History mystery:Simeon Stylites -A Saint On A Pillar
Simeon was a Christian ascetic saint who became immortal and got great honour for living not less than 37 years on a small rectangular platform on an erected pillar in Syria with excessive austerities and he got the honor as Saint Siemon Stylites or The Symeon the Stylite. Simeon was the first in the Eastern countries who attain fame for long succession of stylitoe which is the strange form of asceticism and he was called by natives as “Pillar Hermit”. This is not the fable but it has very reliable first hand evidence in history. He was a born as a Shepherd boy in the northern border of Syria and he went to a christen monastery in his adolescence. He followed very strict practices of monastery life but his fellow brethren disqualified him and so he left the monastery and he isolated himself from the rest of the crowd in a hut for nearly three years.
During that period he passed the whole of the 40 days period of Lent without eating and drinking. After this he regularly practiced this with chagrin of standing upright for a longer time. In the later period he was successful to be able to stand on his feet throughout his fasting. His name and fame spread throughout the desert and huge crowd poured in to visit him as pilgrims and disturbed him with prayer request and counsel which was affected very much his personal religious fervor and he was forced to adopt a novel way of leading a new life. He planned to lead his life on a small platform on the top of an erected pillar until his death. Though the first pillar erected was about nine feet high but it was subsequently replaced by his followers up to 15 meters and the Platform he lived atop was about one square meter only. He followed some peculiar and strict practices. According to his hagiography, he never allowed woman to come near even his own mother Martha was not allowed by him to see. And he told her that if they were worthy then they could meet at heaven, hence she also practiced the monastic life of silence and died. After her death he asked for his dead mother and he had done a respectful farewell prayer for his lovely mother and according to some account, a smile was appeared on his dead mothers face.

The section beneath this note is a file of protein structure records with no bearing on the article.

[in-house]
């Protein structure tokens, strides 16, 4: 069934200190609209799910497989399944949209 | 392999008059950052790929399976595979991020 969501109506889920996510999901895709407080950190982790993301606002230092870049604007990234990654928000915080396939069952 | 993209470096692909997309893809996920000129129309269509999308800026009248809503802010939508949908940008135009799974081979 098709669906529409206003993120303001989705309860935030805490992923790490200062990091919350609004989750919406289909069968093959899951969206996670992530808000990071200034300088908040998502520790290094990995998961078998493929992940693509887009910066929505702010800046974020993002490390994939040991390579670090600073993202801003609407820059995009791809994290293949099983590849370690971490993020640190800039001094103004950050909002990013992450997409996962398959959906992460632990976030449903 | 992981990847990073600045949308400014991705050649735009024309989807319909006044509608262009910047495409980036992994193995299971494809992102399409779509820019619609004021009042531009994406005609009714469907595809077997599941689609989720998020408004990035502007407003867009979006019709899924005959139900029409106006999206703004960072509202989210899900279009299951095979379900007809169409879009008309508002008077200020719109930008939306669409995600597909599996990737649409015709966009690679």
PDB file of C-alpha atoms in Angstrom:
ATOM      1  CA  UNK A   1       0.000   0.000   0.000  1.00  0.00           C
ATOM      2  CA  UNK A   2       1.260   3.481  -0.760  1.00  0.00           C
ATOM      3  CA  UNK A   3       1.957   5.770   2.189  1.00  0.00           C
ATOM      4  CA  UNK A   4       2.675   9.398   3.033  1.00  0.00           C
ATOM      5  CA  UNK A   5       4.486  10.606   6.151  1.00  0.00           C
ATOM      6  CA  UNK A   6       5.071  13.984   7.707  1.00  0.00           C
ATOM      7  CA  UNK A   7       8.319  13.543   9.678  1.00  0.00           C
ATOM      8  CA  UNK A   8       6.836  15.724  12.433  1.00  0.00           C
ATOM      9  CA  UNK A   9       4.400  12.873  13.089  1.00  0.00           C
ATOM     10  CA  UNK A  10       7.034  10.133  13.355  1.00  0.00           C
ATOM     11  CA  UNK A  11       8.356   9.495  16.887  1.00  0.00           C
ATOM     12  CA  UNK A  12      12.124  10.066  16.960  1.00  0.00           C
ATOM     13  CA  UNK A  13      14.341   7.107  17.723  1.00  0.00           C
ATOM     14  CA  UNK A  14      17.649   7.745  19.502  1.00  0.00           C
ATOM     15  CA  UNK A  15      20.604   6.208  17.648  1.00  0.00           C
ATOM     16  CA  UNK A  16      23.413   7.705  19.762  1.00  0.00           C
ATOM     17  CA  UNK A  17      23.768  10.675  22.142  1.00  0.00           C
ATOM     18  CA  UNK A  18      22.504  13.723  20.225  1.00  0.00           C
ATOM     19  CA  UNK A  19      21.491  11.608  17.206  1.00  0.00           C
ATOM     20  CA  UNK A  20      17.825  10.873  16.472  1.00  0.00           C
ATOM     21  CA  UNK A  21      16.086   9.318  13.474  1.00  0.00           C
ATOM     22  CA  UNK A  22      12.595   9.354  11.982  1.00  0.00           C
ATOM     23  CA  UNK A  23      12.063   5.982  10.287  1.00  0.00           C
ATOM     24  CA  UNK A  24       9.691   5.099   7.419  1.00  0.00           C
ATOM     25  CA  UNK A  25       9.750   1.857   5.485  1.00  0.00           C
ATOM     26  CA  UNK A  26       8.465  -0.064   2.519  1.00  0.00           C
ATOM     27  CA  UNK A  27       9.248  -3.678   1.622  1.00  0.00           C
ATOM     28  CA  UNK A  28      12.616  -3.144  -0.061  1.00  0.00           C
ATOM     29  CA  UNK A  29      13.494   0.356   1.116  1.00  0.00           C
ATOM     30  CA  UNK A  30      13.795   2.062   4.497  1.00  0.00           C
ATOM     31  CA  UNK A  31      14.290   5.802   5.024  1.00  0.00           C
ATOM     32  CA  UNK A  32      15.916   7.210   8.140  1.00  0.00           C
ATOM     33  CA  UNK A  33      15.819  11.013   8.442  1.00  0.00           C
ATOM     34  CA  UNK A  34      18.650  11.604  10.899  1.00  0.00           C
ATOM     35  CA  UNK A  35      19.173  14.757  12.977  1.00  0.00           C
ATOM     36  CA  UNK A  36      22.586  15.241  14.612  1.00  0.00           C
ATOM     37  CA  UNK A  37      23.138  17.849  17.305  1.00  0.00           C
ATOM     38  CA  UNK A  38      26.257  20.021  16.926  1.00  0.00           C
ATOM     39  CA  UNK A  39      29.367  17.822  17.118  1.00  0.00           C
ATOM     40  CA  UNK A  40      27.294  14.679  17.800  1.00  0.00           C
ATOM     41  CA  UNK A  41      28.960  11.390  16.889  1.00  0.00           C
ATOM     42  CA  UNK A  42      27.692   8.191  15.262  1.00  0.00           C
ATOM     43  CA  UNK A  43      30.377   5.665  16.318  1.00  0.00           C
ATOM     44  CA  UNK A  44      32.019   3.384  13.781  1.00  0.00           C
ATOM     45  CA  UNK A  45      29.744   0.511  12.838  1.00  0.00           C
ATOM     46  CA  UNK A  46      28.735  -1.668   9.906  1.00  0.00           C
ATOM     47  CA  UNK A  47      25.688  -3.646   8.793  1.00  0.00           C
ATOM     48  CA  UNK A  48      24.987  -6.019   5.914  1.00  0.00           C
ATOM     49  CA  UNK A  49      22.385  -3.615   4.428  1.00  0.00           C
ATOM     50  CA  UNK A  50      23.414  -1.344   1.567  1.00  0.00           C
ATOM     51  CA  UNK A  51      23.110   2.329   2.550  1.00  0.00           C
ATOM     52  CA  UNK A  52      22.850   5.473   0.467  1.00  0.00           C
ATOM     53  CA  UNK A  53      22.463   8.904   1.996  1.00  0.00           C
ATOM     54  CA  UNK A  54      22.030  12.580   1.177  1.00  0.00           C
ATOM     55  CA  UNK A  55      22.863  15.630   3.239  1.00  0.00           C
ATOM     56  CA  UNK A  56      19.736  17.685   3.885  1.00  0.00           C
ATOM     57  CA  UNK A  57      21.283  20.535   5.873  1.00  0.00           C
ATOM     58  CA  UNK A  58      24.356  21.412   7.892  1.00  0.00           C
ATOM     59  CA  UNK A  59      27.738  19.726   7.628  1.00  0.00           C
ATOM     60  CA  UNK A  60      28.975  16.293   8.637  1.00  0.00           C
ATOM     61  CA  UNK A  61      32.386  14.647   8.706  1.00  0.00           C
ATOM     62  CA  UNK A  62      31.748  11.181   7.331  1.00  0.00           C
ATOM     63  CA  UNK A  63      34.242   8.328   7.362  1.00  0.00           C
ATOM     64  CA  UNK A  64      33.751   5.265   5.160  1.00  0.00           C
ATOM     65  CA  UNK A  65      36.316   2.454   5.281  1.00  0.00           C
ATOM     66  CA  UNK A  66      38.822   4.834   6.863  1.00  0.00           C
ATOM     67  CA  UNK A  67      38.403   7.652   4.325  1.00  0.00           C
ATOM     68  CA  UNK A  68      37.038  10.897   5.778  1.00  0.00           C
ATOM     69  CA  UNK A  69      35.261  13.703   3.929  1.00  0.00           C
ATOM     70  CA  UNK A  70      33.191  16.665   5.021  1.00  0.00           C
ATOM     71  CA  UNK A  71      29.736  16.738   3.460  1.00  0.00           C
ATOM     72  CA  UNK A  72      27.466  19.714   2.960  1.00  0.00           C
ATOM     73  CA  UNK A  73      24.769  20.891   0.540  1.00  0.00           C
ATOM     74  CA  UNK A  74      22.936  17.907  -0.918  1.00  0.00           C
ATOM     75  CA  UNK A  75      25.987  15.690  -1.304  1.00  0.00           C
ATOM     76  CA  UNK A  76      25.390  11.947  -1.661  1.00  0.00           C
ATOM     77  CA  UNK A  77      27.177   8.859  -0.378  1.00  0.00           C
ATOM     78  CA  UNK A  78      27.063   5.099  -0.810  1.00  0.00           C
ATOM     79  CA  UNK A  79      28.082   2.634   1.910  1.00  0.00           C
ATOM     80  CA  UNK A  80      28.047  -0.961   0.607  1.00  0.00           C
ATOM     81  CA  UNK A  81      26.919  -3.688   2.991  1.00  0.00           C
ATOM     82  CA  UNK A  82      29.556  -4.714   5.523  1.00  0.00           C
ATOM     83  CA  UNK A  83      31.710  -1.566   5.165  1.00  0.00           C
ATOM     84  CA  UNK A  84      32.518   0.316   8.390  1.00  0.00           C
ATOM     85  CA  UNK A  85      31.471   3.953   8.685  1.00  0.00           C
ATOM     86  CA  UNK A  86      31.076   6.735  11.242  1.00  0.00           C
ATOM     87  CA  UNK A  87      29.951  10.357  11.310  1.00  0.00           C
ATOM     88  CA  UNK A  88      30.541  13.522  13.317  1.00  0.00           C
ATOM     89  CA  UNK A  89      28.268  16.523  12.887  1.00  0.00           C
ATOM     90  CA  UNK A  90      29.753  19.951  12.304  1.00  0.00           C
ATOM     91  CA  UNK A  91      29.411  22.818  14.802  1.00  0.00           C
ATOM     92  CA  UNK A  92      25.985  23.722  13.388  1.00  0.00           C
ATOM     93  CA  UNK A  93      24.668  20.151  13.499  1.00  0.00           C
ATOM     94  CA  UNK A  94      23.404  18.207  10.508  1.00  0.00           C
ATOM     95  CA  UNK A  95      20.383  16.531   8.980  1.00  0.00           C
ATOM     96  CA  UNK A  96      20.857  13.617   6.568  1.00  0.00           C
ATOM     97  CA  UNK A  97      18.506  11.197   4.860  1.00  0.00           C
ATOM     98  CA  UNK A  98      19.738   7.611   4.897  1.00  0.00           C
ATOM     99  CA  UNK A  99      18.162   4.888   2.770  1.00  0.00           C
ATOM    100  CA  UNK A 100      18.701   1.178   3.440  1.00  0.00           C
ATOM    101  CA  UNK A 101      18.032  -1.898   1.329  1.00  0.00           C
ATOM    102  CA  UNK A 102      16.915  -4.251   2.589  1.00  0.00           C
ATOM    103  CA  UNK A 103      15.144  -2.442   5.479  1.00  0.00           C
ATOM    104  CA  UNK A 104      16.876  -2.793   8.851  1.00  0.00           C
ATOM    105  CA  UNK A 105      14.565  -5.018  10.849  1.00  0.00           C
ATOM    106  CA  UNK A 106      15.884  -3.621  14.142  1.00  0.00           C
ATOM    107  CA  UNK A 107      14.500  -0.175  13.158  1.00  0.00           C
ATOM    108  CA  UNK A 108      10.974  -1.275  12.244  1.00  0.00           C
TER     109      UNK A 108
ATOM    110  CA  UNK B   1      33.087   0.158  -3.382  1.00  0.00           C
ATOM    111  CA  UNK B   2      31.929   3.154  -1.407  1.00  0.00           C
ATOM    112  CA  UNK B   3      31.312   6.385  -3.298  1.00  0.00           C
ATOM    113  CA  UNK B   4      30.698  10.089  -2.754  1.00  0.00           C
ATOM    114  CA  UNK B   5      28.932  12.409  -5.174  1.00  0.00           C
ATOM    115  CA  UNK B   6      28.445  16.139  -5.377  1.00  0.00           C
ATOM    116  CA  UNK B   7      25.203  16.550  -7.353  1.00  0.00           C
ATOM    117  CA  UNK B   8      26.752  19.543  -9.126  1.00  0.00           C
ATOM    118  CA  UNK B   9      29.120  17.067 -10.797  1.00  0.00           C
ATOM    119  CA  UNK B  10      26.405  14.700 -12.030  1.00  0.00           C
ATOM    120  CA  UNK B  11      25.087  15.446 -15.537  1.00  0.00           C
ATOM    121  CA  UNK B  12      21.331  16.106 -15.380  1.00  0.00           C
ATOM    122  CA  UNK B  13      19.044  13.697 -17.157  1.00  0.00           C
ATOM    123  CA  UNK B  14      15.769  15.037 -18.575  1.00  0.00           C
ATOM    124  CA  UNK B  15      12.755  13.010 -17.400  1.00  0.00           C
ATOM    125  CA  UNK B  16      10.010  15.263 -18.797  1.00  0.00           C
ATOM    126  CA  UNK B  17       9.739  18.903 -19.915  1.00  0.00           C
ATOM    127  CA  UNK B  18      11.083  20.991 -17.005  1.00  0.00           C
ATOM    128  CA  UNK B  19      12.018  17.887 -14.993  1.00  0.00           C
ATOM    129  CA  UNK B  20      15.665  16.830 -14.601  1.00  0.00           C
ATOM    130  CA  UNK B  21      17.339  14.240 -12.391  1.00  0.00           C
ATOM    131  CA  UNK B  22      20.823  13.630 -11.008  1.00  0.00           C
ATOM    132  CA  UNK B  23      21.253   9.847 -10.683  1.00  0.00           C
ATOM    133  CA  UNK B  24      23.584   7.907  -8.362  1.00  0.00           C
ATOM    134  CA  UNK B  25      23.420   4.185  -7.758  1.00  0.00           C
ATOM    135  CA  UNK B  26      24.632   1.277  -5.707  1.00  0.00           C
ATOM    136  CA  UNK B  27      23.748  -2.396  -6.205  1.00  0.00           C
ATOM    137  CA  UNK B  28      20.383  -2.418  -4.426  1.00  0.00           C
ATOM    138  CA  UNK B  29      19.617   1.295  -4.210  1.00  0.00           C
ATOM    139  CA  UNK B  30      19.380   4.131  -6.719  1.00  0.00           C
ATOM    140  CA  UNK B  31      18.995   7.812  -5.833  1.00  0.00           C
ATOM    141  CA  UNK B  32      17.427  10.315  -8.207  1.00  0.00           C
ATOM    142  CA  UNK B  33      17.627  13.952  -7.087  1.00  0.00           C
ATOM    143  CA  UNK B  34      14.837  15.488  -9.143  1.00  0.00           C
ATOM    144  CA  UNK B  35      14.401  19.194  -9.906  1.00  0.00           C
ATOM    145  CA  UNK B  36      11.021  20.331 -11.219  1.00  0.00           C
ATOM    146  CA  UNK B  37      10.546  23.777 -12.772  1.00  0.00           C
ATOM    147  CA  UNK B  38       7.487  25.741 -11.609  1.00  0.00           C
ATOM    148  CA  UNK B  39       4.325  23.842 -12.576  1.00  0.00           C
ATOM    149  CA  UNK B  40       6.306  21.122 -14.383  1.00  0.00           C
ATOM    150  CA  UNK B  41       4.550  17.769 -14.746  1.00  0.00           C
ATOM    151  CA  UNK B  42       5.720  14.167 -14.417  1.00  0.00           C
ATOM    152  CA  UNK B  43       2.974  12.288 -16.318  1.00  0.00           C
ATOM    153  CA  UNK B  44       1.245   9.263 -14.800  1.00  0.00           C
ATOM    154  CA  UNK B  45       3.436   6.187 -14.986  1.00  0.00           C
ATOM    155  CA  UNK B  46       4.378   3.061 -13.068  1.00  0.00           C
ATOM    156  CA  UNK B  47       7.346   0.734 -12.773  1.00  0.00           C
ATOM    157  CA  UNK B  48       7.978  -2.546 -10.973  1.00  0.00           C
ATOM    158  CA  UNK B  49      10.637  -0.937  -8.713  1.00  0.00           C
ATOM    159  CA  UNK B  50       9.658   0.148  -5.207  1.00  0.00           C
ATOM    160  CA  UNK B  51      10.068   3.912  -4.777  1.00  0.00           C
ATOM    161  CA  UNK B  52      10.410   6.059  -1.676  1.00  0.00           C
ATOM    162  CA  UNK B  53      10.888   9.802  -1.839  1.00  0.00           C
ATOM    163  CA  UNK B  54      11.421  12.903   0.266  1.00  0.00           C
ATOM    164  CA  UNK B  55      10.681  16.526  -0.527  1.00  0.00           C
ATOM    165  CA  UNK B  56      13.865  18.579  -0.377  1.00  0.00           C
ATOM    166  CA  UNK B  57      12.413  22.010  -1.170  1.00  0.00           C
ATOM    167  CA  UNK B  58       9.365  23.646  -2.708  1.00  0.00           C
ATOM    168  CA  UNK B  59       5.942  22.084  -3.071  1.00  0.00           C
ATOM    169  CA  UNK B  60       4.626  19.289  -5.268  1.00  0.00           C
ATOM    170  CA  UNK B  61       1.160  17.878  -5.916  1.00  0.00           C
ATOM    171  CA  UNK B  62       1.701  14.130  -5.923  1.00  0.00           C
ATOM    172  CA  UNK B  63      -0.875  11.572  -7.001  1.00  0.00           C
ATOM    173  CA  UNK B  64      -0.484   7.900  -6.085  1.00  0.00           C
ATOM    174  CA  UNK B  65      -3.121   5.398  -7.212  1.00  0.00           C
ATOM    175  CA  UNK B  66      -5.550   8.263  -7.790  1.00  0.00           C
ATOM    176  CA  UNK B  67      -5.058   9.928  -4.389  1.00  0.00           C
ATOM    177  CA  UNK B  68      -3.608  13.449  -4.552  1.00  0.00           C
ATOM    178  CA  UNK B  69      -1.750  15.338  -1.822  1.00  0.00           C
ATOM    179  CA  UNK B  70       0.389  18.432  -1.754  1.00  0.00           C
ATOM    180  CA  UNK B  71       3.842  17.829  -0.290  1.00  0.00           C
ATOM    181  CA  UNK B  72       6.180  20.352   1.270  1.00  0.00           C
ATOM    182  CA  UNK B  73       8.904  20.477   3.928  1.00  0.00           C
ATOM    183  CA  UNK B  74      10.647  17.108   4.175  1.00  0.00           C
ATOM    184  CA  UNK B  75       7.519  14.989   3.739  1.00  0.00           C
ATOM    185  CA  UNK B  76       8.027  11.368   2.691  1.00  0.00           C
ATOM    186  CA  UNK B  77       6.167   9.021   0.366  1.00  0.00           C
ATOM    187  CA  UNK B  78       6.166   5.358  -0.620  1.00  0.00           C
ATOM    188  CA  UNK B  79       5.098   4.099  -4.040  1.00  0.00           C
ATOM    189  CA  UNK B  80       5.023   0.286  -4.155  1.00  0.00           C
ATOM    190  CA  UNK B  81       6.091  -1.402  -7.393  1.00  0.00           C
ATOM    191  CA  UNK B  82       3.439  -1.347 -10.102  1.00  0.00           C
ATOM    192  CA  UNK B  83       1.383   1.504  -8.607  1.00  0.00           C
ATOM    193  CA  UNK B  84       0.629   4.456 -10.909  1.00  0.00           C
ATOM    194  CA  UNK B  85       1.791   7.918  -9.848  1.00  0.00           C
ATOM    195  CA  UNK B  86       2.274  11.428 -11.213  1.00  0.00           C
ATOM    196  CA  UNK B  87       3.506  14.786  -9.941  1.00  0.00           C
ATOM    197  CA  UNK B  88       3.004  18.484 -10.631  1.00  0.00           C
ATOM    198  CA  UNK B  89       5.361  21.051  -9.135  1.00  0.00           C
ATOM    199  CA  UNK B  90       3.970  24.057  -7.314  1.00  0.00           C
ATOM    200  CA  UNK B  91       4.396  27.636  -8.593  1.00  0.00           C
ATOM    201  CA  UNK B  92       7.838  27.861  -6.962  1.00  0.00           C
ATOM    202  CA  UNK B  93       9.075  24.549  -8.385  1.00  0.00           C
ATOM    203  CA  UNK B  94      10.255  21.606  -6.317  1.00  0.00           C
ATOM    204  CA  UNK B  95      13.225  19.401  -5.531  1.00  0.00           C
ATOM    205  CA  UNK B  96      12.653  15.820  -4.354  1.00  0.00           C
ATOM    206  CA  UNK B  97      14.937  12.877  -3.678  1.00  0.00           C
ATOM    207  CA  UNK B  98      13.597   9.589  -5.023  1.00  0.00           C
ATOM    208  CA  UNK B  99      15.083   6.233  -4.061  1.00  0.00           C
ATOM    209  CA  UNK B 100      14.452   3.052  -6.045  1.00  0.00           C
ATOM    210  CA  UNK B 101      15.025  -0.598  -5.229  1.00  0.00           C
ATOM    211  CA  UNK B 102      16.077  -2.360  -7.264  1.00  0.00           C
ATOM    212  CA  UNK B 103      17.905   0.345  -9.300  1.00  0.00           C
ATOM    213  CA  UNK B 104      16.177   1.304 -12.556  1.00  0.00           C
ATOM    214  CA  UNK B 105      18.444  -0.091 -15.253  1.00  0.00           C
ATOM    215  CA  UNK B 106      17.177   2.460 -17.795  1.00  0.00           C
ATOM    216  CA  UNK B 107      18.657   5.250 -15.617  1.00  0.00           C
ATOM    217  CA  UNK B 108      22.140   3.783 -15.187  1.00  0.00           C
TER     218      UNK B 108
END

He preached to his fellow men and wrote letters to his disciples and some time delivered addresses to the crowd assembled beneath the column (Still some of the remaining of his text were available). During the last phase of his life his fame spread throughout the Roman Empire. The King Theodosius III and his wife Aelica Eudocia had great respect to the pillar saint and honoured his counsels. Once he was sick and the king Theodosius send some doctors to attend him and he requested him to come down from the pillar but he strictly refused and told that his health is in God’s dear hand, luckily he recovered. Simeon was died on September Second of 459AD after leading a 37 years successful life on Pillar and was commemorated by Coptic Orthodox Church as Saint. The first one who found his death was his stunt follower and disciple Antony.
Antony was concerned since his saint teacher was not appeared to the people for three days successively he climbed upon the pillar and found his master’s dead body stooped over at prayer and he performed the funeral ceremony before the huge crowd of public and the clergy and established a monastery there. The ruins of the vast edifice erected on his honour is still remains there as an evidence. Almost all his biography was written after his death and we have few manuscripts about his life. The first one is The Vatican manuscript was published by S. E. Assemani, Acta Sanctorum Martyrum (Rome, 1748), Vol. II, pp. 273 -394. The other best known manuscripts are the Codex Vaticanus clx., and two codices of the British Museum, namely Add. 12174, and Add. 14484